This transcription of the second issue of the Yuma Pioneer was donated by the Yuma Museum.




A Short Description Of The Country

People and Business Men.

   To eastern people, who have but a meager conception of this grand, magnificent and unparalleled agricultural belt, this issue is respectfully dedicated.
   In tracing these lines no subterfuge, misrepresentation or exaggeration shall be brought into play for the purpose of deceiving the credulous or imposing upon the thousands of "home seekers" who are daily making anxious and earnest inquiry regarding title country. Cold, plain, unvarnished facts, free from the slightest color of falsity are only required in an article descriptive of the marvelous upper Republican Valley country. Nothing whatever could be gained by a resort to exaggerated word paintings. Though the Pioneer was three-fold its present size, the facts, as they actually and absolutely exist, regarding the broad expanse of fertile acres which lie contiguous to charming Yuma, the Queen City of the Valley, could not half be told.

comprises a territory seventy miles in width and one hundred and fifty miles in length, and is situated in the first tier of counties west of the state line of Nebraska. The B. & M. R. R. runs through the county from east to west following the Yuma Valley, thereby affording splendid market facilities and vouchsafing the rapid transit of all the products of the country, which are designed for exportation to the great commercial marts of the world. While the subject of markets is being treated, it will be well for the reader to be cognizant of the fact that this country enjoys the privileges of a splendid western market as well as those afforded by the eastern markets of New York and Chicago. Denver being the great supply depot of the mining districts of Colorado, including a considerable portion of the territories of Utah and Montana, and as we are in direct railway communication with this great central mart, we are enabled to unload our surplus products at prices which are never low, but often "fancy."

would be a proper and truthful expression of the actual condition of the soil of Weld county. It is a dark, rich, vegetable loam, practically inexhaustible and a depth which is truly marvelous In many instances soil which has been taken from wells at a depth of one hundred and fifty feet has boon put to the test of fertility with results which would be rejected as incredible Were It not for the unmistakable verification of a demonstrative test. That this grand country, dotted here and there with the substantial tokens of civilization, brought under subjection by the important factors of man's incomprehensible power and made to blossom with the wealth of agricultural products, was at one time in the ages past the bed of some mighty ocean, there can be no doubt. As evidence of this, the writer would call attention to the deposits of oyster and various marine shells now to be found upon the loftiest peaks of the Rocky Mountain ranges. The whole range of country from the "snow-capped Rockies" to the turbulent waters of the Missouri river is composed of ocean sediment, deposit accumulated during the cretaceous age, making a rich soil of over one hundred feet deep. One of the interesting features of this country, and one which is attracting the attention of the world´s greatest scientists, is the fossil remains of prehistoric man (giants), found, together with that of the mastodon, which have been exhumed and are now on exhibition in the city of Denver. What ages must have intervened since these mammoth specimens of the brute creation roamed at will over these vast plains.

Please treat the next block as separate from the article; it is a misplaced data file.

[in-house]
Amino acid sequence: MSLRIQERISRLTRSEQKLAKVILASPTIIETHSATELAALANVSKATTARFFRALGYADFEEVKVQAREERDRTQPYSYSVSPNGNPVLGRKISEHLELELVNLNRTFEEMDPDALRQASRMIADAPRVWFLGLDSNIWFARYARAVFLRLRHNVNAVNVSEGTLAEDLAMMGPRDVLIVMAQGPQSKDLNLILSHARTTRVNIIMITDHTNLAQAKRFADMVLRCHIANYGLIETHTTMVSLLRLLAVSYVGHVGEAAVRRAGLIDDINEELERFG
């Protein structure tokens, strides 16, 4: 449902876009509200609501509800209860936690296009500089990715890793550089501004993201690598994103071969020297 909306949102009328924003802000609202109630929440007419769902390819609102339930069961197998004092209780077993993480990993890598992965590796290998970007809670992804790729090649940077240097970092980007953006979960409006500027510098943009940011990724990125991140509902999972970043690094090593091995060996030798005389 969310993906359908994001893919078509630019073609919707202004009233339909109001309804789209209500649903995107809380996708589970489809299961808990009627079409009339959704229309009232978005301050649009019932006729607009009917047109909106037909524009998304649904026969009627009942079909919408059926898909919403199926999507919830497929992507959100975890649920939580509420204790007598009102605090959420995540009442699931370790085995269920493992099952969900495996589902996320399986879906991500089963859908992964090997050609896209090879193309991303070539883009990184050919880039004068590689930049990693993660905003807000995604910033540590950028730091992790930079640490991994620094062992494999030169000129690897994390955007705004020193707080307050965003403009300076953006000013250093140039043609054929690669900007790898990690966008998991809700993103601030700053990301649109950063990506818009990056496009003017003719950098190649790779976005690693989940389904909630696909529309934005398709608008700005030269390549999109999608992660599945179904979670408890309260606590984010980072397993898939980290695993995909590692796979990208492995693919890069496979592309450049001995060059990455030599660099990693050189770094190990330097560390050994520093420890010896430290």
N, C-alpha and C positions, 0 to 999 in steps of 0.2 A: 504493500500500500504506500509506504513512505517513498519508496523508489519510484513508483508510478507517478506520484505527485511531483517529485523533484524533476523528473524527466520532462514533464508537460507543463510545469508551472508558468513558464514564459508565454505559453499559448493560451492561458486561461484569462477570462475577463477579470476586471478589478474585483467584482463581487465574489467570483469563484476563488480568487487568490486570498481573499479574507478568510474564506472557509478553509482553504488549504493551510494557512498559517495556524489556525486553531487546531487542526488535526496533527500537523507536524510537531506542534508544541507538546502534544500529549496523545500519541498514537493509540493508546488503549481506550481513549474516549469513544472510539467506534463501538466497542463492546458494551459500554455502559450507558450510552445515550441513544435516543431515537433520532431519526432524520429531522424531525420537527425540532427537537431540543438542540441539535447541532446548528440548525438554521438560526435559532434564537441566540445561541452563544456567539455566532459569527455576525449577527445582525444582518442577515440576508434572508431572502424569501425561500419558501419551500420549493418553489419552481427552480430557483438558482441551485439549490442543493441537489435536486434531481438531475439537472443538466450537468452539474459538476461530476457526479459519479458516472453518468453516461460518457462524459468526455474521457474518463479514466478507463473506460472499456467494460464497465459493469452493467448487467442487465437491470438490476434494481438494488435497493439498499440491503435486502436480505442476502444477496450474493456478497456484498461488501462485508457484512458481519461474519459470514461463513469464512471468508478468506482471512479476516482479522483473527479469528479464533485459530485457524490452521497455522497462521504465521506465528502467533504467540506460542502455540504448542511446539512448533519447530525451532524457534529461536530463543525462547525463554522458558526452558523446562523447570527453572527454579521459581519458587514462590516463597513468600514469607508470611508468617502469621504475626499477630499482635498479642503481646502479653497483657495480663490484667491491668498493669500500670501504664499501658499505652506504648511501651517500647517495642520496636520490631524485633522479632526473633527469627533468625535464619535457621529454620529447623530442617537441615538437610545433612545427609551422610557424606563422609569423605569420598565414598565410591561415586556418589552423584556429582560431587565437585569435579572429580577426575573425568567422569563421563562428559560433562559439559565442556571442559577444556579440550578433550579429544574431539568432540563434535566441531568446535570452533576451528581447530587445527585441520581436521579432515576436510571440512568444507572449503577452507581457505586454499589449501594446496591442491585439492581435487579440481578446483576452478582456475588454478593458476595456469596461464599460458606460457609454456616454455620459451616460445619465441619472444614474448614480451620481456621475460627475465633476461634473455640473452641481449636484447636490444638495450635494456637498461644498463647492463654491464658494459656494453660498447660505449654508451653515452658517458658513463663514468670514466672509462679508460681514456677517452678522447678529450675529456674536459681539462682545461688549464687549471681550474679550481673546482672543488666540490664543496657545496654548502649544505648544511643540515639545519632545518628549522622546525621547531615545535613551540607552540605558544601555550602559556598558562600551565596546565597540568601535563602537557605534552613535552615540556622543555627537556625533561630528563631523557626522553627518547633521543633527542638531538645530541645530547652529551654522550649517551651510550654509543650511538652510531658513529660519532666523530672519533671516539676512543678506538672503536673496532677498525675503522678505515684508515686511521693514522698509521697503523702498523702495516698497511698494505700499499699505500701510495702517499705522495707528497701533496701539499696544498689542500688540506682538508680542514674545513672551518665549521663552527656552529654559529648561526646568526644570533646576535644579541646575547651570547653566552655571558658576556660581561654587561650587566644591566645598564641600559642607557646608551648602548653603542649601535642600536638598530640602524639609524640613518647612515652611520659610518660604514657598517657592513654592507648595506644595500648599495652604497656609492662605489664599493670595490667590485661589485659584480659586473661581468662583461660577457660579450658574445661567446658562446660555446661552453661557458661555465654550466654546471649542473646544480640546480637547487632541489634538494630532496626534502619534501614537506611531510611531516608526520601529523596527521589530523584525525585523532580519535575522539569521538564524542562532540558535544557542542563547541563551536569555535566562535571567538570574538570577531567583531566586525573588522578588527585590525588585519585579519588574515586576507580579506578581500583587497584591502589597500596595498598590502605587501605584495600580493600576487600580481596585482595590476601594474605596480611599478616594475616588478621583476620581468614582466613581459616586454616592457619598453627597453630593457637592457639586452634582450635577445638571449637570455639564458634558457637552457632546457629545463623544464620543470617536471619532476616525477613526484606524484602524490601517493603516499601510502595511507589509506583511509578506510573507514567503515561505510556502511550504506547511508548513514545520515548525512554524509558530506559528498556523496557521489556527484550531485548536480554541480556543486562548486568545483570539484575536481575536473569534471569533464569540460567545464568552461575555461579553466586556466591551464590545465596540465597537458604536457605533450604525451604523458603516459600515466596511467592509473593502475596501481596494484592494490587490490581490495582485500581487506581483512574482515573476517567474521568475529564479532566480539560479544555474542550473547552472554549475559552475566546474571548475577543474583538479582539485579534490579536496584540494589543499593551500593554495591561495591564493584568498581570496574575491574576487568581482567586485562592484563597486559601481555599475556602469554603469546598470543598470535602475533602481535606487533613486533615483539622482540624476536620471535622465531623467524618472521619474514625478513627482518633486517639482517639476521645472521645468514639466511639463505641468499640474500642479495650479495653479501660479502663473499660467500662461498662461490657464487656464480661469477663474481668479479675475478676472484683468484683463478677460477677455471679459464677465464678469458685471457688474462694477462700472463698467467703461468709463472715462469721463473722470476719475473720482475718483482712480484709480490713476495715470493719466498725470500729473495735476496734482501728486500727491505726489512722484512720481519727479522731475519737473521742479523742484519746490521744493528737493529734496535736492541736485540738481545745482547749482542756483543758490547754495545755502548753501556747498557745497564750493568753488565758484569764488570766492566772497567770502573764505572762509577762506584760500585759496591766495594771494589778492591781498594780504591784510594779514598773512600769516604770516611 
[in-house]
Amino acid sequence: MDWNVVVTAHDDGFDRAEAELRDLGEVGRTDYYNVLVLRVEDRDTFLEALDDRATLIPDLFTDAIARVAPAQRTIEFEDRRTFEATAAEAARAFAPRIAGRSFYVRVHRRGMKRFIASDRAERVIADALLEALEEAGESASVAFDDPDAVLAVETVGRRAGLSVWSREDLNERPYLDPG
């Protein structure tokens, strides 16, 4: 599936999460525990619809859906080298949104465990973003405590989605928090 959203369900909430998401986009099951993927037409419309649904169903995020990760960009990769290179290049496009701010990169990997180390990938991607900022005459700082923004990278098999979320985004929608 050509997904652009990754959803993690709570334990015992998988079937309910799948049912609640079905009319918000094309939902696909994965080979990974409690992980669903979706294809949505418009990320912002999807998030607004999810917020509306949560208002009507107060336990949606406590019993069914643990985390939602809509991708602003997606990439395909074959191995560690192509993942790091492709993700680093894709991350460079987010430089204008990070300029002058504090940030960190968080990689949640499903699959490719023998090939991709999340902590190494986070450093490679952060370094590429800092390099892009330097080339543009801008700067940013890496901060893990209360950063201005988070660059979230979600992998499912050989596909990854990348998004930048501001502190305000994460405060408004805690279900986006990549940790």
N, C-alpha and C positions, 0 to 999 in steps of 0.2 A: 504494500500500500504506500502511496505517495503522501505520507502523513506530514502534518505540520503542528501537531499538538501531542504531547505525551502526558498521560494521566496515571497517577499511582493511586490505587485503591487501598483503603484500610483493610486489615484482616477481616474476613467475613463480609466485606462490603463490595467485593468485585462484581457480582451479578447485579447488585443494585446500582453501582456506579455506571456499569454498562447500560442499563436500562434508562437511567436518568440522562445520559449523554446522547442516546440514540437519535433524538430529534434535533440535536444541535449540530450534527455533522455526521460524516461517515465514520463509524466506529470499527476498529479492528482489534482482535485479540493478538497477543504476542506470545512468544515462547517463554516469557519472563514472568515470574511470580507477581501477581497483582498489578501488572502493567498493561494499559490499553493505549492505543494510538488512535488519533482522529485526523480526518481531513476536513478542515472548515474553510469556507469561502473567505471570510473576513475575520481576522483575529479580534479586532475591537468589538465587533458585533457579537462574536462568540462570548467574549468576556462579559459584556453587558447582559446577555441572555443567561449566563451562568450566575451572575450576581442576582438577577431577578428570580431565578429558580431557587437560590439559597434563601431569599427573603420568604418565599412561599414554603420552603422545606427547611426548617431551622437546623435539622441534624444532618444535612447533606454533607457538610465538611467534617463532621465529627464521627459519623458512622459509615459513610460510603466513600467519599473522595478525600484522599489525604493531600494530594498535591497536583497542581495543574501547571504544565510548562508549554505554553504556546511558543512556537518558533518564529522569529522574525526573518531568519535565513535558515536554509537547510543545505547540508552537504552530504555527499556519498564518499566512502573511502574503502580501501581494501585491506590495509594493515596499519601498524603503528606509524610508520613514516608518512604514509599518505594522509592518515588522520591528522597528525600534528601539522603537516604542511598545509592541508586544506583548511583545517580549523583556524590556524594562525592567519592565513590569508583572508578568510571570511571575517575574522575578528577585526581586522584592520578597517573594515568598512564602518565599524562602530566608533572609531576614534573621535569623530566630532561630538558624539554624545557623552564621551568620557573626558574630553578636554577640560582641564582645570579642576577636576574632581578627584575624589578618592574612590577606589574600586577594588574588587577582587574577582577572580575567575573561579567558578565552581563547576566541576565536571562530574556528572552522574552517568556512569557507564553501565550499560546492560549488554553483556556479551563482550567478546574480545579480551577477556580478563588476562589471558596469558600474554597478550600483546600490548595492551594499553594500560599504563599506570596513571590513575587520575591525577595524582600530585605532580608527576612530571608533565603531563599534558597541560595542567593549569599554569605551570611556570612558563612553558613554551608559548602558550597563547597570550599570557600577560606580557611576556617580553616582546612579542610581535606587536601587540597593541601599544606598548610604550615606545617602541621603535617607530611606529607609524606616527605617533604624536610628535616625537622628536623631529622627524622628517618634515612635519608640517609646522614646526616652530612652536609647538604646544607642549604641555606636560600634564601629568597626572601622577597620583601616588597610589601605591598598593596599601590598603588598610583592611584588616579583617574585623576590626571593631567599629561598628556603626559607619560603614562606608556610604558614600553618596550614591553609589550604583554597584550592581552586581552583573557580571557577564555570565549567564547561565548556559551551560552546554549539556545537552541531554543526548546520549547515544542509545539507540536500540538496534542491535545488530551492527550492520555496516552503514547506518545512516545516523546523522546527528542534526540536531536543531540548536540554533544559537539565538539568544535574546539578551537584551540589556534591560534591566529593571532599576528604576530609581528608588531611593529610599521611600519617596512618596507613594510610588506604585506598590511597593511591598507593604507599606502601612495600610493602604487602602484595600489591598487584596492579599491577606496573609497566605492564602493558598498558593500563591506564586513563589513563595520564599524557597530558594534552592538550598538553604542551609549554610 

of this country consist of corn, wheat, rye, oats, barley and brush. Corn is king and leads all other products, giving to the "horny-handed sons of toil" a splendid remuneration for labor expended in growing it. It is a fact, that numerous fields of sod-corn in this county yielded forty bushels per acre last year. Brush or broom-corn is very profitably grown here, the prices for this commodity, when prepared for market, ranging from seventy-five to one hundred dollars per ton. Vegetables are grown abundantly and with marvelous prolificness, the "Irish lemon" being particularly adapted to this soil. Quite a number of the farmers have turned their attention to the cultivation of tame grasses and with wonderful success. Clover, timothy and Kentucky blue grass are varieties which have been tested, and the gratifying result leads the writer into the belief that the day is indeed close at hand when this whale country will abound with luxurious meadows carpeted with these valuable grasses.